Second, yes, there are people who don’t hear the Call that are envious, and they’ll often try to tear down what they can’t or don’t have out of sheer jealousy. We should support each other in our various deeds and celebrating our various and different successes, all together.

    Third, yes, there are some who don’t hear The Call ™ that wish they did. We (the un-Called) look upon the Called as special in a way that we aren’t. Lots of people want to have something special about them that others look up to.

    Finally, and as Galina mentioned, just because you don’t hear the Call doesn’t mean that you are not being God-used. You just might not see it as such.

    I still have doubts about my usefulness to Mystery. But I have faith that things are as they are for a reason. And, as is said in some Buddhist circles, you never know what ripples you will cause in the Universe. Your use may just be to touch someone’s life in a certain way at a certain time, and you might never know the when it happens.

    Liked by 2 people

  6. I’m really grateful that people speak about their experiences. Otherwise, how would I have known my experiences were valid or what to do about them? Not everyone has the self confidence to say ‘despite the fact that it seems to have happened to no-one else, I believe a Deity has specifically called to me’.

    Funnily enough, I wrote about this kind of thing a few days ago. It’s at if anyone would like to check it out.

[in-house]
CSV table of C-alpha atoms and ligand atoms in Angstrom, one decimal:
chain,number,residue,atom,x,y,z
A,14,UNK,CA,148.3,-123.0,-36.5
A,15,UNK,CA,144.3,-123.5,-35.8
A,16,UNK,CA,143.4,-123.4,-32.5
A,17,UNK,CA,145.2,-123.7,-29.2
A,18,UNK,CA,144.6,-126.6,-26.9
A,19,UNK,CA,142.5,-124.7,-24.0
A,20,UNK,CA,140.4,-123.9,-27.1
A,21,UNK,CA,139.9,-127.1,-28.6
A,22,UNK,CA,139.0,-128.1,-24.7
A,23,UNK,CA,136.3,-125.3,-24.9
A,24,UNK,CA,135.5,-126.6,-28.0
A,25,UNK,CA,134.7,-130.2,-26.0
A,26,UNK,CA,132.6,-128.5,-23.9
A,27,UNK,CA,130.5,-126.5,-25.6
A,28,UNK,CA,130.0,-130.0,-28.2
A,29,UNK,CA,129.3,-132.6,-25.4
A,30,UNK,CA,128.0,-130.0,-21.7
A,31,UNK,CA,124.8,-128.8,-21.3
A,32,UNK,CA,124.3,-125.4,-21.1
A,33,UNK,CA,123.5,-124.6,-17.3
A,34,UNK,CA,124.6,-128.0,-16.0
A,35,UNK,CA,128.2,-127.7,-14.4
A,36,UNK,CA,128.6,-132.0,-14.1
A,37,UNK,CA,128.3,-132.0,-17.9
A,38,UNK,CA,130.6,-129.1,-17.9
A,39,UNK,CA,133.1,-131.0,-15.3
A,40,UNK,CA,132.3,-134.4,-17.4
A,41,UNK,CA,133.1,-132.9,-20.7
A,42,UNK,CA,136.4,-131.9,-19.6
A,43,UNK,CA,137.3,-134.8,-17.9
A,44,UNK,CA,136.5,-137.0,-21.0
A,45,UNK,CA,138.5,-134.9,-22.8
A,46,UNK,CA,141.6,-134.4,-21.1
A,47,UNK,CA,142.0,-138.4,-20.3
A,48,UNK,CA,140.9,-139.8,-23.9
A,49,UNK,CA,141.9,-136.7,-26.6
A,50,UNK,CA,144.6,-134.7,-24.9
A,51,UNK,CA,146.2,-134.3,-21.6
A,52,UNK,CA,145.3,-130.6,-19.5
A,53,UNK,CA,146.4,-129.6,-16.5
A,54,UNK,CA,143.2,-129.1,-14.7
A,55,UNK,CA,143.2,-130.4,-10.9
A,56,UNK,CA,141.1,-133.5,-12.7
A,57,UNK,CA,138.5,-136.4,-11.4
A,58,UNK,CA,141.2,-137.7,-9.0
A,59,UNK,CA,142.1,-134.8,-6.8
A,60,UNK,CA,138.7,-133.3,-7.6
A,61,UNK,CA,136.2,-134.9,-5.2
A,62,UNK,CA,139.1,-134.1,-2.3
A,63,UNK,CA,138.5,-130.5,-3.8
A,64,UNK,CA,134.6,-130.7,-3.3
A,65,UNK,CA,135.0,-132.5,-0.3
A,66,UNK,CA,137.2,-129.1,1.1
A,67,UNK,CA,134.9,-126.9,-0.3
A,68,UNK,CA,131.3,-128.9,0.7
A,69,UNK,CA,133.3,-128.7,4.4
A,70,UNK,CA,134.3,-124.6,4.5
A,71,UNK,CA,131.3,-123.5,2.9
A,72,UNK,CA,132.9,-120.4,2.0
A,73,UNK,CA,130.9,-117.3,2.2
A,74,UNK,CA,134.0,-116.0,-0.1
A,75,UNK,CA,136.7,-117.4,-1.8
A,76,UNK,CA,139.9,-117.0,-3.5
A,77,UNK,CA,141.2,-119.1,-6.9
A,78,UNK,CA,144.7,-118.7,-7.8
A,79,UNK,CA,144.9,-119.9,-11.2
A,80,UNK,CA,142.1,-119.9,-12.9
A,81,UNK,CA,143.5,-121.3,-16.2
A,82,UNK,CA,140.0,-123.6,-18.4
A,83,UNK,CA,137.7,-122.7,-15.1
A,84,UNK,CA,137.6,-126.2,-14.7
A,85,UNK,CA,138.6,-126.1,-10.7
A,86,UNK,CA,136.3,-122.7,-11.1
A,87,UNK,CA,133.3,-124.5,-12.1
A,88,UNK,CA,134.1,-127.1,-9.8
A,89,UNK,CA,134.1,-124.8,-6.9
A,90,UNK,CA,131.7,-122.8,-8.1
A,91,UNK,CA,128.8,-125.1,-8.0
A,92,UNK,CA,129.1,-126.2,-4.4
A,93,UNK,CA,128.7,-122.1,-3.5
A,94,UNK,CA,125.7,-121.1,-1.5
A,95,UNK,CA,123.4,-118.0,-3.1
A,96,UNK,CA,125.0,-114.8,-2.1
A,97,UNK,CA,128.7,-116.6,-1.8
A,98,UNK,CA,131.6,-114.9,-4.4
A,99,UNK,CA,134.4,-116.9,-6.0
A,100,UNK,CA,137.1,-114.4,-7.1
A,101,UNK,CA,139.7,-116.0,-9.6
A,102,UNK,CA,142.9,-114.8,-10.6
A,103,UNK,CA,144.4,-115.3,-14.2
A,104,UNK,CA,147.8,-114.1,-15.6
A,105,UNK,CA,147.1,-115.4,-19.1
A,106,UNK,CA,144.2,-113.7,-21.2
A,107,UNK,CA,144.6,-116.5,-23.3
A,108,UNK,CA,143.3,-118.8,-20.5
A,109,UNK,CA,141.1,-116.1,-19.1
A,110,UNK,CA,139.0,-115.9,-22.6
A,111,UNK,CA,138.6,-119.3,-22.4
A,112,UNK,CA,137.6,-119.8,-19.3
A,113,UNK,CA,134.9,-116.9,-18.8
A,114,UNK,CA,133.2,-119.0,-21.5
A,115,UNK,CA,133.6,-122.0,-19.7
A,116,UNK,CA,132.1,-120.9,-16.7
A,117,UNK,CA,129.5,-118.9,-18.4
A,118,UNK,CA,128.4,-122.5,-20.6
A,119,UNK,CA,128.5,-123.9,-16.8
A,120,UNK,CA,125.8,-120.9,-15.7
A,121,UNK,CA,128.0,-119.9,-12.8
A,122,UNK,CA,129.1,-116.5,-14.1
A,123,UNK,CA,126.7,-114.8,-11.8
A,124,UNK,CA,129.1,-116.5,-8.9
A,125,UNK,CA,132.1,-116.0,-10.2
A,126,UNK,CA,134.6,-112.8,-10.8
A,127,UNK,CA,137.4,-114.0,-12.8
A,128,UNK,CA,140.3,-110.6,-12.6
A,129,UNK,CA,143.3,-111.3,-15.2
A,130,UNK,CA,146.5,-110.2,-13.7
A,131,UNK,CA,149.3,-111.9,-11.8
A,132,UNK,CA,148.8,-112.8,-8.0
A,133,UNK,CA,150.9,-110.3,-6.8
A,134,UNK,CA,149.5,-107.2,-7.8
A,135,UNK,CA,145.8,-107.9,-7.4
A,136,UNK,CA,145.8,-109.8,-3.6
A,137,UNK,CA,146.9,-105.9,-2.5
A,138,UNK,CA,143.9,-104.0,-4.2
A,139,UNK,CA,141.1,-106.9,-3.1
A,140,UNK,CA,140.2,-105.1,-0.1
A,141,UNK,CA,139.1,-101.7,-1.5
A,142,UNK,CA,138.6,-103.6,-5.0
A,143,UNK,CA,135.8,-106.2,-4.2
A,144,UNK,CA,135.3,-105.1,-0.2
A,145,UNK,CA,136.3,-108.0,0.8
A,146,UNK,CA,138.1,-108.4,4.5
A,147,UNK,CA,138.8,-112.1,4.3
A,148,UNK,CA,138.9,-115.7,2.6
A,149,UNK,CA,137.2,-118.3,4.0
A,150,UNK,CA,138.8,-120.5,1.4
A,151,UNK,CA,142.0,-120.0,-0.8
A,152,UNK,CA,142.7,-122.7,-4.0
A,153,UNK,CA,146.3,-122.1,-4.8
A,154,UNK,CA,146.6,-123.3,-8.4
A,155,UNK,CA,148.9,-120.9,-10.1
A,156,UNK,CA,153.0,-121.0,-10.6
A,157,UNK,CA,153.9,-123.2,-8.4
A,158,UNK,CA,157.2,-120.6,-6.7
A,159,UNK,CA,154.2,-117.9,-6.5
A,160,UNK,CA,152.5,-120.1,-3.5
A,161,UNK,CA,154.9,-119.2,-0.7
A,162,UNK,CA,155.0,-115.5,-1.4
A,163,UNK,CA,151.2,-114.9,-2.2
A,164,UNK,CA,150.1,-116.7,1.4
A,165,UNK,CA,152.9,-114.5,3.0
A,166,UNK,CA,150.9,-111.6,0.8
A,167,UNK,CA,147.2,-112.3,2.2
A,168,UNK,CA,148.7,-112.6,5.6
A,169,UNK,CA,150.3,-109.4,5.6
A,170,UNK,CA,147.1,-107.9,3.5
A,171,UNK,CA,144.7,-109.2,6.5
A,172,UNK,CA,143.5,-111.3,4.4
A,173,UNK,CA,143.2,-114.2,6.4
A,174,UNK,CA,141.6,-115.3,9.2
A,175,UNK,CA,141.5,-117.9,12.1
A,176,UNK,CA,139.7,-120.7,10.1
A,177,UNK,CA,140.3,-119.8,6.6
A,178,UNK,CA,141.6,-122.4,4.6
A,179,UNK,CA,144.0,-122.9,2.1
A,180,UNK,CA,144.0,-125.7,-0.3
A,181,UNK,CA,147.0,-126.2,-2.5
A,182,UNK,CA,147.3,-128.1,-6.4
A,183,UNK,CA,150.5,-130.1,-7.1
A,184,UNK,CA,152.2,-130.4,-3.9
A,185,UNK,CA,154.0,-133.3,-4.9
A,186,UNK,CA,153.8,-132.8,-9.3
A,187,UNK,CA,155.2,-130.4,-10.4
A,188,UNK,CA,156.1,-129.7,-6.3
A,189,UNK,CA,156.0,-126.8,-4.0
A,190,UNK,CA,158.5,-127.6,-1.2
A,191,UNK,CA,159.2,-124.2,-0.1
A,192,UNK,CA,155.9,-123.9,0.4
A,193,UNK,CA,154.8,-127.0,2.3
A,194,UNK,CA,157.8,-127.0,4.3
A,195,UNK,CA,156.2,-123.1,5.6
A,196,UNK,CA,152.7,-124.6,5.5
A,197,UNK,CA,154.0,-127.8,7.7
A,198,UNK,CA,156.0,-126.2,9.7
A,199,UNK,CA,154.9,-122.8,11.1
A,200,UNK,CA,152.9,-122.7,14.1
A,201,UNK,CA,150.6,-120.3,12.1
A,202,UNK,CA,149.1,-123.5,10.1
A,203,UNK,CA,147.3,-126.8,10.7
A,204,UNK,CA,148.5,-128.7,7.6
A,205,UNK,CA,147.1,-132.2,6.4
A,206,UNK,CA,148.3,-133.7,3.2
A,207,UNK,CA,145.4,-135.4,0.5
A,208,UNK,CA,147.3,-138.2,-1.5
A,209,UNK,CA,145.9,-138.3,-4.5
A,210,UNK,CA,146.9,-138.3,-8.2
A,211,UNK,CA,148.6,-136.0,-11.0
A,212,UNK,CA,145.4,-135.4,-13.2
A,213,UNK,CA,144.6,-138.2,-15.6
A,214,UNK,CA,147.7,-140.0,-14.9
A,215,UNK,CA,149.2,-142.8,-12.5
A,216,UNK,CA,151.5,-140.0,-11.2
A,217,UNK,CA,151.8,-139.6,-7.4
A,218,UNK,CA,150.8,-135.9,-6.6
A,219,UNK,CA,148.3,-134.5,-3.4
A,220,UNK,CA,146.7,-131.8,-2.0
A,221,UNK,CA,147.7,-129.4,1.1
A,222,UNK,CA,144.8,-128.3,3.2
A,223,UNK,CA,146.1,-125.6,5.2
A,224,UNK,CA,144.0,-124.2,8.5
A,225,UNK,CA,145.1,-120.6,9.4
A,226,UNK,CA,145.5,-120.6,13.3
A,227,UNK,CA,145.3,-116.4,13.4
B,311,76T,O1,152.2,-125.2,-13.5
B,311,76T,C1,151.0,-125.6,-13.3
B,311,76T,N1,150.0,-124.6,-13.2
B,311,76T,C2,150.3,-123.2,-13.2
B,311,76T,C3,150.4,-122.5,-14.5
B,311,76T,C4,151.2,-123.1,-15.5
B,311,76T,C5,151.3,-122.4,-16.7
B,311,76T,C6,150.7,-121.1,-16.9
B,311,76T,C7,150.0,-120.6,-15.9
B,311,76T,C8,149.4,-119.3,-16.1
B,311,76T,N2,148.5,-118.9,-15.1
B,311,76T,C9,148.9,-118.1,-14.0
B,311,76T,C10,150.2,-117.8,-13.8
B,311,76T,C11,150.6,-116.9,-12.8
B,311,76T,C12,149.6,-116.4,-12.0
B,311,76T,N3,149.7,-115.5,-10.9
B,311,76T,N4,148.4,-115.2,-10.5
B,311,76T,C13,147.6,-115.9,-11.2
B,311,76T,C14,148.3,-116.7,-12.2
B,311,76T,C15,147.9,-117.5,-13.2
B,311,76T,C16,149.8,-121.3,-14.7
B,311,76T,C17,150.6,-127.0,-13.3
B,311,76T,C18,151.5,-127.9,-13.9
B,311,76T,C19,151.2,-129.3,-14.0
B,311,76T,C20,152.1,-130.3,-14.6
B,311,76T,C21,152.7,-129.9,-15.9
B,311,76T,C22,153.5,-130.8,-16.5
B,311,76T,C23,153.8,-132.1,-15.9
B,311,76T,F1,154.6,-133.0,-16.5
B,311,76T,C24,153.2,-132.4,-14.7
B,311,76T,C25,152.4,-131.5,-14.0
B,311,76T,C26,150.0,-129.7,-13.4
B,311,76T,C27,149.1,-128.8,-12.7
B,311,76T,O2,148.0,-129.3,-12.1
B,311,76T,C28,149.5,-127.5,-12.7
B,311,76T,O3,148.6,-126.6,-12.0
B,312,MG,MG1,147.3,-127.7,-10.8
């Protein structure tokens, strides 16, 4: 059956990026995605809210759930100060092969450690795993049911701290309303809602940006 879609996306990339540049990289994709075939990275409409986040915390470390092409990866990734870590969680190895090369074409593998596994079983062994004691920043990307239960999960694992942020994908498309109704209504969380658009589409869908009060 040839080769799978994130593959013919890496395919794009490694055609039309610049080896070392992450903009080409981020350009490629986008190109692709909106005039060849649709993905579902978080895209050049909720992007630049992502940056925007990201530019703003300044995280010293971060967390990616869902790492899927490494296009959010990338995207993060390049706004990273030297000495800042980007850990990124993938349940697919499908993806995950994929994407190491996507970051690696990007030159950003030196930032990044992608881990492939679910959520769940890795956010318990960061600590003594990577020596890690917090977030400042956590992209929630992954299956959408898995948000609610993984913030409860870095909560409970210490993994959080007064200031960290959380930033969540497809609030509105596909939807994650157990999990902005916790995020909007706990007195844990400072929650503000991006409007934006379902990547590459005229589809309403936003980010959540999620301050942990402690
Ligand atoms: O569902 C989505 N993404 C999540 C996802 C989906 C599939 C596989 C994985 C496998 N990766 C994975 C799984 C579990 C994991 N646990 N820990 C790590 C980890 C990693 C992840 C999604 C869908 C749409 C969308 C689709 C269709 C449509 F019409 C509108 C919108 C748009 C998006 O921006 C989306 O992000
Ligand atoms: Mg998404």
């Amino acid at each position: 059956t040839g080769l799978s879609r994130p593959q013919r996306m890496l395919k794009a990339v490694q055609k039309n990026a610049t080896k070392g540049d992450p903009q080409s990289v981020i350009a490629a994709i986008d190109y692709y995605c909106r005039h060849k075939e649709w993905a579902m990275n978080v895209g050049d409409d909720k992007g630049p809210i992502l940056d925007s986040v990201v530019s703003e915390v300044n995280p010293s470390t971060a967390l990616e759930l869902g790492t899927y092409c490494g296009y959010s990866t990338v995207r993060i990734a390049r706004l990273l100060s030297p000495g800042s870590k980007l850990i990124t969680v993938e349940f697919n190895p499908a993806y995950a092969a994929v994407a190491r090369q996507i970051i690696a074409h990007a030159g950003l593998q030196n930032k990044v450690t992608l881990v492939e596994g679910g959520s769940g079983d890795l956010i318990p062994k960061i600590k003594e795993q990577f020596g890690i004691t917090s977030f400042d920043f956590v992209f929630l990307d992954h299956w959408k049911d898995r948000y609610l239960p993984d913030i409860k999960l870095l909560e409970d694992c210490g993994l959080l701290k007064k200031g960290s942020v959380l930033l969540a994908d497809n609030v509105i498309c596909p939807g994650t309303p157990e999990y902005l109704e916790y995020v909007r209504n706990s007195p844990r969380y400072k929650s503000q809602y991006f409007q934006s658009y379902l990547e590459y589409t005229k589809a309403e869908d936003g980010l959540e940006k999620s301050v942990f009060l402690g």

Liked by 3 people

  7. Competitive spirituality is a good way of phrasing it. In Christianity, you got priests, ministers, AND organists, choir directors, readers, deacons, head laymen, and church goers to name a few. Sorry if I bring up St. Paul, but he did write about this in his letters of how people who have one task in the churches are no better or worse than someone else, and that everyone was needed.

    As for the Divine – there are many ways that the Gods call people or work with them. And of course, don’t forget the Nature Spirits and the Ancestors. Simply because someone has a hot line to a particular God doesn’t mean that they are somehow “finer, more worthy, better” etc. It could mean that you who do not have a hot line to a particular God may be ignoring the yelling right behind you of the Land Spirits.